How to Work Out How Much You Can Afford To Spend On Your Marketing

Before you start any sort of advertising campaign you need to know one figure, how much you can afford to spend to acquire a customer.

You may be thinking why is this the first step, but before we start anything we must have a target figure in place to measure our results. Our aim is to get our CPA (cost per acquisition) lower than maximum cost to acquire a customer, so we can make profit from our marketing. If you don't know this figure, you may be spending too much to acquire a customer, thus losing money to do business with them.

Another reason this figure is essential to know, is for the next step in the ad creation process, our offer. If we know the maximum cost we can spend to acquire a customer we can create the offer with this figure in mind. For example you may find that it is possible to lose money on the first transaction, but because the lifetime spend of a customer is high, you will easily make it back in the long run.

How to work out the maximum cost to acquire a customer

To work this out, firstly we need to work out how much a customer spends in a lifetime on average, and then take away the cost of essential expenses.

If there is only one transaction per customer over their lifetime, then it can be easy to find out how much they spend over a lifetime, but for other like businesses like physio's, hairdressers, restaurants and cafes, where people can keep coming back to do business with you, but sometimes sporadically, it can be a little tougher to determine, but I always recommend leaning on the lower side estimate.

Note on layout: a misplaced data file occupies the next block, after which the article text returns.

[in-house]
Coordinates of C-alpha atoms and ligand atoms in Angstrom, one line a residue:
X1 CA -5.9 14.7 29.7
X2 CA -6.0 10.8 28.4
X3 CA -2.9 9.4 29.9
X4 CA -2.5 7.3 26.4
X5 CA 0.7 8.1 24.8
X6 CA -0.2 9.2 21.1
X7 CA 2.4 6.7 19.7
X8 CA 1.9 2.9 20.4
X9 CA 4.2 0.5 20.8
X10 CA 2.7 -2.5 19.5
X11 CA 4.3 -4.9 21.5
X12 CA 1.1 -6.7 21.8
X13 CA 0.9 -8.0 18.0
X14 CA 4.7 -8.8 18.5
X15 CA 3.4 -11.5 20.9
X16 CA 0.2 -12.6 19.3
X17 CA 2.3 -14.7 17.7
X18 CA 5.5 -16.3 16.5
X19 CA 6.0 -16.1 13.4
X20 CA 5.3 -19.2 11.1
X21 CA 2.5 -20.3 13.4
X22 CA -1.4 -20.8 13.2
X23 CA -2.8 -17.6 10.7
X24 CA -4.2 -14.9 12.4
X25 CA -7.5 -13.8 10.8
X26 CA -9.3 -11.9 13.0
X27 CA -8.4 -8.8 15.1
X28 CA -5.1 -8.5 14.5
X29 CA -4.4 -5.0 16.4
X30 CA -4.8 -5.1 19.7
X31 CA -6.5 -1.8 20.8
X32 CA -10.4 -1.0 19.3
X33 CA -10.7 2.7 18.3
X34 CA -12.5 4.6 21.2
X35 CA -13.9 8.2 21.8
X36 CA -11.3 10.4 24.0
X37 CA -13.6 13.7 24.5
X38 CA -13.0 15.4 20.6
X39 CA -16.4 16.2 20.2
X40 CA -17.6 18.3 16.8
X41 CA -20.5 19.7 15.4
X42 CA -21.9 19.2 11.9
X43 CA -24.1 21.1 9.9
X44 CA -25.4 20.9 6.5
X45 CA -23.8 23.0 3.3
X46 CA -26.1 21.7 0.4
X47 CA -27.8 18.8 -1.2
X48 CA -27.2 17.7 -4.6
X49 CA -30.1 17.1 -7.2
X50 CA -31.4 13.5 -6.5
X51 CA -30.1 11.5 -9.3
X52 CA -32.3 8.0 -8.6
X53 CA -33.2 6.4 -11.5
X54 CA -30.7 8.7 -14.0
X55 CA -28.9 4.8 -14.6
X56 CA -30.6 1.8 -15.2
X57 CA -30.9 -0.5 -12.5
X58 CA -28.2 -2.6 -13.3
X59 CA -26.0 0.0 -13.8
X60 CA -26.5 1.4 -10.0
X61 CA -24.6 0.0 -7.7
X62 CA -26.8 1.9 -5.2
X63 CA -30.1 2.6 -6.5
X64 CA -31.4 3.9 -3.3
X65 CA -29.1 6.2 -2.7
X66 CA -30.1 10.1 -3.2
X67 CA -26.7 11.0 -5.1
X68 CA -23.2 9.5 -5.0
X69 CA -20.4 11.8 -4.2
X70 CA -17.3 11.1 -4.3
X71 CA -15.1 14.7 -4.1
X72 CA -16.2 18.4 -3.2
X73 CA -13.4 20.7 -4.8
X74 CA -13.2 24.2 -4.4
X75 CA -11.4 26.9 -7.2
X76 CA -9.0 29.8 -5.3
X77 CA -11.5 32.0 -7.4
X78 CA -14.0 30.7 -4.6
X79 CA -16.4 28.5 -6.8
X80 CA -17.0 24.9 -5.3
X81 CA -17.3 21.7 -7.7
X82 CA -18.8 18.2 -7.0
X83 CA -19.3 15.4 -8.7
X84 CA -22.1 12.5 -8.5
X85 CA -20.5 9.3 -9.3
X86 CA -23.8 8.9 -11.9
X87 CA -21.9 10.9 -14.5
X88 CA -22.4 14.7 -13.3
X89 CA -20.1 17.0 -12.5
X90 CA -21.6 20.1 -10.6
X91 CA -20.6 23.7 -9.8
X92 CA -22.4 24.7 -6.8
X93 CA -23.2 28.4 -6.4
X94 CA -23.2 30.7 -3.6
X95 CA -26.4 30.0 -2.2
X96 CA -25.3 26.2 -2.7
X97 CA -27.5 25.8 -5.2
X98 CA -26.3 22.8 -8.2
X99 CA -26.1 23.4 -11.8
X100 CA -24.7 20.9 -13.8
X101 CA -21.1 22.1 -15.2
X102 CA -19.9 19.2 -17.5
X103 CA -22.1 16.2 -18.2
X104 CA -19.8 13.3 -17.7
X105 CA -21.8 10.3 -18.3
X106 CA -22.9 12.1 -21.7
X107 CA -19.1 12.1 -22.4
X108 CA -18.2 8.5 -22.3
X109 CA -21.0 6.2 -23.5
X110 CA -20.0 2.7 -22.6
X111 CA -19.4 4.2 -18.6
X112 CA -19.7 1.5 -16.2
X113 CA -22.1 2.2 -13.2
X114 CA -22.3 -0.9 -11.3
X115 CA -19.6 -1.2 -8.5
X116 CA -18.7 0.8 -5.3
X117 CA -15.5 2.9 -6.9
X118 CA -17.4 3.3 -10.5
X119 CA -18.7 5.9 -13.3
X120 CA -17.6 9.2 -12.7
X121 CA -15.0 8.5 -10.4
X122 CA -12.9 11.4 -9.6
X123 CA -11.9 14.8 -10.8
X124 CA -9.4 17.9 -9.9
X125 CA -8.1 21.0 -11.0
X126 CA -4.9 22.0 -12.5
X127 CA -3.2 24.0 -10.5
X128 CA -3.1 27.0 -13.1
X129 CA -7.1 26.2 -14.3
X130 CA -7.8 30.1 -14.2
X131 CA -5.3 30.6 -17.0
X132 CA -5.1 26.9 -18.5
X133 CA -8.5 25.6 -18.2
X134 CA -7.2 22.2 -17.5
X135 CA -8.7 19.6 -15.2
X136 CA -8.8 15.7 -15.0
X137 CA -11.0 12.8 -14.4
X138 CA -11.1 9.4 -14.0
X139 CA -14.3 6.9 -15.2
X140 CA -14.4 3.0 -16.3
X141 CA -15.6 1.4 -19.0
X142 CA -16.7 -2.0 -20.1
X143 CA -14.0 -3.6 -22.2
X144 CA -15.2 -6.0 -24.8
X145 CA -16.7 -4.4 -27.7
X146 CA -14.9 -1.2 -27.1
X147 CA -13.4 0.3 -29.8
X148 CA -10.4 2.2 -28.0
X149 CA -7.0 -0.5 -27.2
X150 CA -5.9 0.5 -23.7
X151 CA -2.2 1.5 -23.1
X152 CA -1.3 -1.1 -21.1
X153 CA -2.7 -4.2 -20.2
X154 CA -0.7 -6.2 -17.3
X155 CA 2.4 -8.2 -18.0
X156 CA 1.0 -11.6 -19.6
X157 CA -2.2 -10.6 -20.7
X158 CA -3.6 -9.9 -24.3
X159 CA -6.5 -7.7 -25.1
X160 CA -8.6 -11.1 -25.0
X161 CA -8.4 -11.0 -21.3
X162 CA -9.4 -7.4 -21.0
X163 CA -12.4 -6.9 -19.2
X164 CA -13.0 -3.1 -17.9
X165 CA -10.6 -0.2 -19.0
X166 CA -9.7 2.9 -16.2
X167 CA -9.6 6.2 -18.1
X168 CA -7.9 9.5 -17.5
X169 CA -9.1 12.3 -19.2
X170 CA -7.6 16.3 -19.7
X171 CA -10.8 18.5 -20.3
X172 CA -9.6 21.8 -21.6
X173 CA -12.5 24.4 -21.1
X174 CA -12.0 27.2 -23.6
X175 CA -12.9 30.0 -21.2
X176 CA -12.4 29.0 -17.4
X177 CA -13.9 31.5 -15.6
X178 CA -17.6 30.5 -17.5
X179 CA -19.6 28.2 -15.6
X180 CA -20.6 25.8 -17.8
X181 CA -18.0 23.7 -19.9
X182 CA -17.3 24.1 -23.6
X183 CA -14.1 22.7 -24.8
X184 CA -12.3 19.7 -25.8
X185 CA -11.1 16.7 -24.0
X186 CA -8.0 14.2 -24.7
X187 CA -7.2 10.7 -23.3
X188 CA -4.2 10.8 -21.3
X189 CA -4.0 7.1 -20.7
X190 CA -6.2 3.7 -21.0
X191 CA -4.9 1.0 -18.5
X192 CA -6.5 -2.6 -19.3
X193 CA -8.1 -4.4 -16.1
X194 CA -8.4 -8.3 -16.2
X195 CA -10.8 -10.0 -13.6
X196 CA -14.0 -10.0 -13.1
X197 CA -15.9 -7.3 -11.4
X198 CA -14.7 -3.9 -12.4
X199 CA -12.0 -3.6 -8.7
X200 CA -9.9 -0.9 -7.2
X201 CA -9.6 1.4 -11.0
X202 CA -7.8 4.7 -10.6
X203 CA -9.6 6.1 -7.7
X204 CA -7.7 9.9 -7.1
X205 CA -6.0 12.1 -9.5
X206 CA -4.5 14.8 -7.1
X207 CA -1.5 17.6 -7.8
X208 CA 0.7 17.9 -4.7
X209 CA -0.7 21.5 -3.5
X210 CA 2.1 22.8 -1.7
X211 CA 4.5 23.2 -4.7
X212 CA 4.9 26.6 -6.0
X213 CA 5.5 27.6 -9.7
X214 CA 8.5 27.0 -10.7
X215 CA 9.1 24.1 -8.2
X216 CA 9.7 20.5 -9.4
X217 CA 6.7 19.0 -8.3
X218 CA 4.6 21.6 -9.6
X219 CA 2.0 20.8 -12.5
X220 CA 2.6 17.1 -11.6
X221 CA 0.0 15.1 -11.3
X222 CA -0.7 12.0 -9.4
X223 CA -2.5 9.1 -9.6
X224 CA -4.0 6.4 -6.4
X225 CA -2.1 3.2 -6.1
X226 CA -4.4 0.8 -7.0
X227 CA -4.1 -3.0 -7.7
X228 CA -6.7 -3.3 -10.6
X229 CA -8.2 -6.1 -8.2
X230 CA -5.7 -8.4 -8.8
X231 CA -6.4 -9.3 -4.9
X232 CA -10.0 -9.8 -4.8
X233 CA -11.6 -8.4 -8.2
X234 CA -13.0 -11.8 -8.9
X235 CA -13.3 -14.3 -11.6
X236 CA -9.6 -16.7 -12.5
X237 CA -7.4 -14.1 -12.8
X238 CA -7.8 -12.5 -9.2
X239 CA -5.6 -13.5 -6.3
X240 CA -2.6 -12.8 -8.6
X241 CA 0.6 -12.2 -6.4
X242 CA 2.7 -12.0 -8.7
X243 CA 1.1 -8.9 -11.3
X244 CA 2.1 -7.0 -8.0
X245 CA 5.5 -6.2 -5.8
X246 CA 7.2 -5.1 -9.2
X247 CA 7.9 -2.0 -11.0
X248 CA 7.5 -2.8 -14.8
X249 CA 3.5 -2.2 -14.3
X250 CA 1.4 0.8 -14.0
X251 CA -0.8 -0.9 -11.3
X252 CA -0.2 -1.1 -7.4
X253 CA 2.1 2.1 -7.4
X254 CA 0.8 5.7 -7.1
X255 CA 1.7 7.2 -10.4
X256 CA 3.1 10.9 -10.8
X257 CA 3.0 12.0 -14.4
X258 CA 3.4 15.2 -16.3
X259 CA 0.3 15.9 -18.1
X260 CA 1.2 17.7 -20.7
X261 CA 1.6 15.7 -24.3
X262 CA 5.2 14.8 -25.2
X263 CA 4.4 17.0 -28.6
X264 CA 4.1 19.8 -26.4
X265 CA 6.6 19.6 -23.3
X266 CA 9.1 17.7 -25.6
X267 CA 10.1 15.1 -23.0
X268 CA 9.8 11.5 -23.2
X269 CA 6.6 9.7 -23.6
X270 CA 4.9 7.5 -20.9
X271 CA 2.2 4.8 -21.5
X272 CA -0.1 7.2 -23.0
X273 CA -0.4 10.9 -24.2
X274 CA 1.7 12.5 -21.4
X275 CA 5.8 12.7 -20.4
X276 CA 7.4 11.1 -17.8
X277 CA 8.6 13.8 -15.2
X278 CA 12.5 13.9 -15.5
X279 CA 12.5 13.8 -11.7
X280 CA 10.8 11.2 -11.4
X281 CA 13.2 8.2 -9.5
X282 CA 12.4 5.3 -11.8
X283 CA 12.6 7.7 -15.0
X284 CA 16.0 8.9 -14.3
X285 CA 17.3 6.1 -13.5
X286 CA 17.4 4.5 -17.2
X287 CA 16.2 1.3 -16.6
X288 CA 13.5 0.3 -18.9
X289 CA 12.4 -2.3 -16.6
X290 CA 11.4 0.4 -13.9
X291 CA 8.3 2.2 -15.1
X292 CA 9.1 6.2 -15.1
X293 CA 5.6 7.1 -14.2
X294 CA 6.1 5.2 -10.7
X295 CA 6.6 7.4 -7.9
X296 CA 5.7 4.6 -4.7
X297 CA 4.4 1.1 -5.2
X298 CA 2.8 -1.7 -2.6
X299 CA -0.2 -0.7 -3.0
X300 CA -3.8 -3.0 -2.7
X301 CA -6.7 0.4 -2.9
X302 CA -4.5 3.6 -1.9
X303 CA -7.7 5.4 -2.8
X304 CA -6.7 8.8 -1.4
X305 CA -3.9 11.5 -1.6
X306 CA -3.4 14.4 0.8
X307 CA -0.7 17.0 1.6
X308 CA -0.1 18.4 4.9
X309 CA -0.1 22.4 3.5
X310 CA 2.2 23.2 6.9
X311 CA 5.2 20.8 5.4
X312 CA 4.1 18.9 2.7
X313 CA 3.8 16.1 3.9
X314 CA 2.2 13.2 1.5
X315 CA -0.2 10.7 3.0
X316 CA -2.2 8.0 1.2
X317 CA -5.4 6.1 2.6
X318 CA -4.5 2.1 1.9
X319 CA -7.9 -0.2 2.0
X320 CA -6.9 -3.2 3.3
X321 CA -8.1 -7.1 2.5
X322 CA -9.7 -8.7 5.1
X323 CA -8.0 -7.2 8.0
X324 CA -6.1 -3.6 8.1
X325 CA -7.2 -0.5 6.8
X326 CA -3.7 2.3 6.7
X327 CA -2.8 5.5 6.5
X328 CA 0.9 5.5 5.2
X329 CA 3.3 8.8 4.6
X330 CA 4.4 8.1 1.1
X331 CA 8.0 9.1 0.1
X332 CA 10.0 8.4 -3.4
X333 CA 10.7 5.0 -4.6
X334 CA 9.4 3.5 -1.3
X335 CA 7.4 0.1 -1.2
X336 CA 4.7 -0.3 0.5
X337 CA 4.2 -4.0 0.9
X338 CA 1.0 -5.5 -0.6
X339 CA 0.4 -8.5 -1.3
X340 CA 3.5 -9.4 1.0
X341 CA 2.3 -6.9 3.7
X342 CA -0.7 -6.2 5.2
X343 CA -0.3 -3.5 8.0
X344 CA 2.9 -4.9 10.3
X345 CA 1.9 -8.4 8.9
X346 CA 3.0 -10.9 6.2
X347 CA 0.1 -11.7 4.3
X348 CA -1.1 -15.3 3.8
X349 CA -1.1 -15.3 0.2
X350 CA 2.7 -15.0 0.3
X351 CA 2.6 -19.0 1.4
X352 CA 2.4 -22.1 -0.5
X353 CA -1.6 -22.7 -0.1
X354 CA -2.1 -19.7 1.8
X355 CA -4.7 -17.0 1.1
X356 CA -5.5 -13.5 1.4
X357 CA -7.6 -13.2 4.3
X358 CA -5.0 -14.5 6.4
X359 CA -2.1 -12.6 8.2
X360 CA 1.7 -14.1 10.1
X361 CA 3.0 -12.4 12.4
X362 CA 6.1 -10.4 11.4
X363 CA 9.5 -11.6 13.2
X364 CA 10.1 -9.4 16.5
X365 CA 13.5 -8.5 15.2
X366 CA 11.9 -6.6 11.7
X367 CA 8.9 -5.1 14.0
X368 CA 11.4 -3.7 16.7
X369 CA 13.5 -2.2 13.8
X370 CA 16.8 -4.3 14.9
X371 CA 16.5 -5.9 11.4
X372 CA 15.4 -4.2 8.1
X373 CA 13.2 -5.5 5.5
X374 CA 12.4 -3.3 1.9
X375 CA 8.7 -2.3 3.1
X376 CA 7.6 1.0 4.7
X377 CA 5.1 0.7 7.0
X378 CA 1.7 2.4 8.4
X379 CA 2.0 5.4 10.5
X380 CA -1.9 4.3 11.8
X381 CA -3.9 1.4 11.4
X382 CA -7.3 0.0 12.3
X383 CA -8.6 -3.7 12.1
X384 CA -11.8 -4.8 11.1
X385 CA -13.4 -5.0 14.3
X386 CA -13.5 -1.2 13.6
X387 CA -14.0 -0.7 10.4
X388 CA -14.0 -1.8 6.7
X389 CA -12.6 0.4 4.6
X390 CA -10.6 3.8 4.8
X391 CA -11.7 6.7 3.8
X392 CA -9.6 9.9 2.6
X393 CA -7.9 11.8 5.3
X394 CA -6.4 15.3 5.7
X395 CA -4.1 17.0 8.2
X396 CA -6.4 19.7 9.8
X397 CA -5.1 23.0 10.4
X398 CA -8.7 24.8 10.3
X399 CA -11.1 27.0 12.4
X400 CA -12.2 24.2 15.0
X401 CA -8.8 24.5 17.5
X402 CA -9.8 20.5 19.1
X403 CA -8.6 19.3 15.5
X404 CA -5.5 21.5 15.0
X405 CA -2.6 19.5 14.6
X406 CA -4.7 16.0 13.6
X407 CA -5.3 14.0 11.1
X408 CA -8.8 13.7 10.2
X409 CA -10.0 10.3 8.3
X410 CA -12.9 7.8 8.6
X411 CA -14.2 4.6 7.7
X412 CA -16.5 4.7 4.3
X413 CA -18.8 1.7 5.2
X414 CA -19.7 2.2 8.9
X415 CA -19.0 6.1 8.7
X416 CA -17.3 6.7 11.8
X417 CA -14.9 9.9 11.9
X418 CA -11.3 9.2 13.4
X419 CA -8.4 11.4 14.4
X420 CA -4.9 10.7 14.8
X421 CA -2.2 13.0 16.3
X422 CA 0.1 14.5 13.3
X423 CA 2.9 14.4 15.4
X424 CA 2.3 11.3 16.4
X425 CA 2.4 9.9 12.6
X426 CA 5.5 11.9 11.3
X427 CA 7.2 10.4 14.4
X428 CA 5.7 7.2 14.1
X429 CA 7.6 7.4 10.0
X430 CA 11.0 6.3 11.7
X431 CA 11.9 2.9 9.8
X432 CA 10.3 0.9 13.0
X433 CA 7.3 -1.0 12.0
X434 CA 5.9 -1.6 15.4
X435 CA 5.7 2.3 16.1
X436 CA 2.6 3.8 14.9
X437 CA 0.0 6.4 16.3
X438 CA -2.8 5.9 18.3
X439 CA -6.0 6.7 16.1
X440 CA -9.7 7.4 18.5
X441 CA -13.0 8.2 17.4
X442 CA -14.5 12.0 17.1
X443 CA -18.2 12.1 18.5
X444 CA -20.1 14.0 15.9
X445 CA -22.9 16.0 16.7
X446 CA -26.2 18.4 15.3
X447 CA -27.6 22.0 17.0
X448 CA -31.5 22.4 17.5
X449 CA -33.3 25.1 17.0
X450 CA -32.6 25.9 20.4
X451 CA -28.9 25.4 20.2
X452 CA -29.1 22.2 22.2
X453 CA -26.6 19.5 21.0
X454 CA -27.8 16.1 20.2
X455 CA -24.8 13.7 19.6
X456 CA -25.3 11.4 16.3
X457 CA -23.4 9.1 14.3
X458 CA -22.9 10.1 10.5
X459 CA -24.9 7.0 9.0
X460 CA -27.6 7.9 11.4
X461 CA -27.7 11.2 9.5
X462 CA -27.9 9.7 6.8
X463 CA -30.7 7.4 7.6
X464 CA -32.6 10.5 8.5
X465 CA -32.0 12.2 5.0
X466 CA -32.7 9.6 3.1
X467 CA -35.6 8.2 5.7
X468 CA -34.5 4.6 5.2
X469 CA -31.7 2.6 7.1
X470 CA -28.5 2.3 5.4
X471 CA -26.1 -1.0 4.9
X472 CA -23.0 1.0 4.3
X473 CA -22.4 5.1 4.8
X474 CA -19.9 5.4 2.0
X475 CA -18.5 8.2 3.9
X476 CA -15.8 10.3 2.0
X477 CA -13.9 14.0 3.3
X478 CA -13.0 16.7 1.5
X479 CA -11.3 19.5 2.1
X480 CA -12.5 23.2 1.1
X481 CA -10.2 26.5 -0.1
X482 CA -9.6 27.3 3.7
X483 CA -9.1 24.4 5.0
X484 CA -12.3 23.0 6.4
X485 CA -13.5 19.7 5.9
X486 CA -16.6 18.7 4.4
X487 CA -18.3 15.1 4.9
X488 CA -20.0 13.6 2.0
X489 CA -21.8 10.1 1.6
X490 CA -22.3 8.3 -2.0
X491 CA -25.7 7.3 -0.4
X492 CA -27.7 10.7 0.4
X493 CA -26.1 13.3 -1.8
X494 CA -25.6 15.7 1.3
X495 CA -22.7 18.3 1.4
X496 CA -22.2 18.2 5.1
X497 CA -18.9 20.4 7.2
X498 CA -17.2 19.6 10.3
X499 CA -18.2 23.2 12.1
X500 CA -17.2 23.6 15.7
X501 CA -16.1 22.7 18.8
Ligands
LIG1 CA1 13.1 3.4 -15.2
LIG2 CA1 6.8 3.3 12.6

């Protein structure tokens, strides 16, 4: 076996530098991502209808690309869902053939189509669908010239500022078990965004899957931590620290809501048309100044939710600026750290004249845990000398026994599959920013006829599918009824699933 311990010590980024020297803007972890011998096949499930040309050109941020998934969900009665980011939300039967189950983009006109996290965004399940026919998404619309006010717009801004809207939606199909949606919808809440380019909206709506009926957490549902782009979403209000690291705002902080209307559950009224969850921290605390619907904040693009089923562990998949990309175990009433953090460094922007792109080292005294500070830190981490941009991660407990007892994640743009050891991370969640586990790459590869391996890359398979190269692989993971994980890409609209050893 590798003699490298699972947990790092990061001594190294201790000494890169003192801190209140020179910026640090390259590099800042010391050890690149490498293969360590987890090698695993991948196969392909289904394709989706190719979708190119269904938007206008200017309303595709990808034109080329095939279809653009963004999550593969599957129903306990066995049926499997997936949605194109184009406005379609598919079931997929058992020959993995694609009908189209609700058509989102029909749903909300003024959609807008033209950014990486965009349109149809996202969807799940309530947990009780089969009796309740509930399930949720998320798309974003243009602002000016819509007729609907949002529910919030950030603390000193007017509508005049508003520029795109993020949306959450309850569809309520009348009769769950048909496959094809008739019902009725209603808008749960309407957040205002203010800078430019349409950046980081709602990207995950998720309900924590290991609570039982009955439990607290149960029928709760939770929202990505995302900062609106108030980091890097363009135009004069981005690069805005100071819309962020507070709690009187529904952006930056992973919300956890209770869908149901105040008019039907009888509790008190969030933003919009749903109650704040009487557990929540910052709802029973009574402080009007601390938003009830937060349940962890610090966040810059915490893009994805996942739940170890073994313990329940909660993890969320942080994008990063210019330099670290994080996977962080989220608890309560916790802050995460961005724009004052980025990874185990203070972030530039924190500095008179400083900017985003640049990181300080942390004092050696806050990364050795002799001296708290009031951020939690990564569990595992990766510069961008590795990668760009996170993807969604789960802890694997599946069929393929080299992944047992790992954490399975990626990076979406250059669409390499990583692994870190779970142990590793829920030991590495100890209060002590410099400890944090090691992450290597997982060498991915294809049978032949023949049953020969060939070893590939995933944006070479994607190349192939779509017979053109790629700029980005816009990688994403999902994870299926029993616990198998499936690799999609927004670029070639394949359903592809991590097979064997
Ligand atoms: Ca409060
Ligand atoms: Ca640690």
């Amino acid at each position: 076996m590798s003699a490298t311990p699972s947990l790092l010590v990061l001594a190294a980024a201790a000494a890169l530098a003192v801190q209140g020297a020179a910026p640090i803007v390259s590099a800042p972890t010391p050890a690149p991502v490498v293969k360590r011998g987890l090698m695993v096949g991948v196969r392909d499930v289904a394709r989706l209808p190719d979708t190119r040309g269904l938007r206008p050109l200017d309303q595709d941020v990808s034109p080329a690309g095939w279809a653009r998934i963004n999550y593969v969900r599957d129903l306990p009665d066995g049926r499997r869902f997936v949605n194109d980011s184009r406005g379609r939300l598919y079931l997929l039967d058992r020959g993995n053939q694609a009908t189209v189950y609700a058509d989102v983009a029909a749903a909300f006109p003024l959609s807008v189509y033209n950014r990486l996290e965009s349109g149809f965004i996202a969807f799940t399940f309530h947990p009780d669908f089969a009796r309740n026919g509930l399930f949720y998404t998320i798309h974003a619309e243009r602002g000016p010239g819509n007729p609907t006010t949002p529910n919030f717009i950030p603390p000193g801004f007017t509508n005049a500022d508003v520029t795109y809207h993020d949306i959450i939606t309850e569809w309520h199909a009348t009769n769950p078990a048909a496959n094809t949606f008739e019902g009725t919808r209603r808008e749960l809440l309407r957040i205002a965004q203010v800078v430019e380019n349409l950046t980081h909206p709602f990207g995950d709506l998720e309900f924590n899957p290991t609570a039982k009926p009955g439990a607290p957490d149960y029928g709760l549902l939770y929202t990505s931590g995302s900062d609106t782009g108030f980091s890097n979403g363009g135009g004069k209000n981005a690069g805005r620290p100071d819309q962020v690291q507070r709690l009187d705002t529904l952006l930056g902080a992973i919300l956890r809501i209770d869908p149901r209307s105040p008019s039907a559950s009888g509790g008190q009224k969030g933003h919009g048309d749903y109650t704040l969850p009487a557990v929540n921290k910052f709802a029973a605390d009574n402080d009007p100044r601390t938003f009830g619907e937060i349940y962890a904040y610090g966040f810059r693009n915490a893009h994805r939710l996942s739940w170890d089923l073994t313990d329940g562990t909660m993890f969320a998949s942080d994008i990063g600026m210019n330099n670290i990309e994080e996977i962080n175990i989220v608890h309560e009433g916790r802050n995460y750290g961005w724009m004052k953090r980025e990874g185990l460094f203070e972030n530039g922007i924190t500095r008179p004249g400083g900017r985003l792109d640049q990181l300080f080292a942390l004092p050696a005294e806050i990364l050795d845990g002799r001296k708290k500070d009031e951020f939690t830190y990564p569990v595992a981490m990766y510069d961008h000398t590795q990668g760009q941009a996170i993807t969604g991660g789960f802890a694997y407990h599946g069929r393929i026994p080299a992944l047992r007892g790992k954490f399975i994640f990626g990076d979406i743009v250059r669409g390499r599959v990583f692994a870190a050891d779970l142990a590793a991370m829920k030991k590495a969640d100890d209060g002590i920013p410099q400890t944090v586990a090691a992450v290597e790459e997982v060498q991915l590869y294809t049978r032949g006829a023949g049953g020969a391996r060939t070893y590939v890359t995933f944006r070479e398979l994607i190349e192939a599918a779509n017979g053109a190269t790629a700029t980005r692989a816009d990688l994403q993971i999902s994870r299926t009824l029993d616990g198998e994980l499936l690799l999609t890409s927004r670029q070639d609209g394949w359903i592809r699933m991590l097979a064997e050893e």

For businesses on subscription type payment models like gyms, cleaning or coaching you would need to calculate the average time period a customer stays with you, by the amount you charge.

If you can't get specific figures by going through your financial records, then be conservative with your estimates. It's better to be aiming for a lower figure than over estimating, which may cause you to lose money.

Once you come to this figure, then estimate roughly your expenses for the service, or if you are selling a product the cost of the product.

For example if you are selling a $100 product that somebody will only purchase once in their lifetime and it costs you $40 to buy wholesale or manufacture, then your target to acquire a customer is $60. You may also choose to add an estimate of general expenses which may be an extra $10, so the maximum you could afford to spend is $50.

Now as you still want to make profit to pay yourself you may want to set your maximum cost per customer acquisition to $25 per sale, so you are making at least $25 profit. Of course these marketing costs to acquire a customer need to be realistic as well. You may want to pay yourself $45 per sale but $5 to acquire a customer may not be a realistic figure.

For businesses starting out and trying to build, you may find you need to spend the whole $50 to acquire a customer, because you don't have trust yet in the marketplace. But this cost usually drops as your business starts to gain trust and word of mouth sales will begin.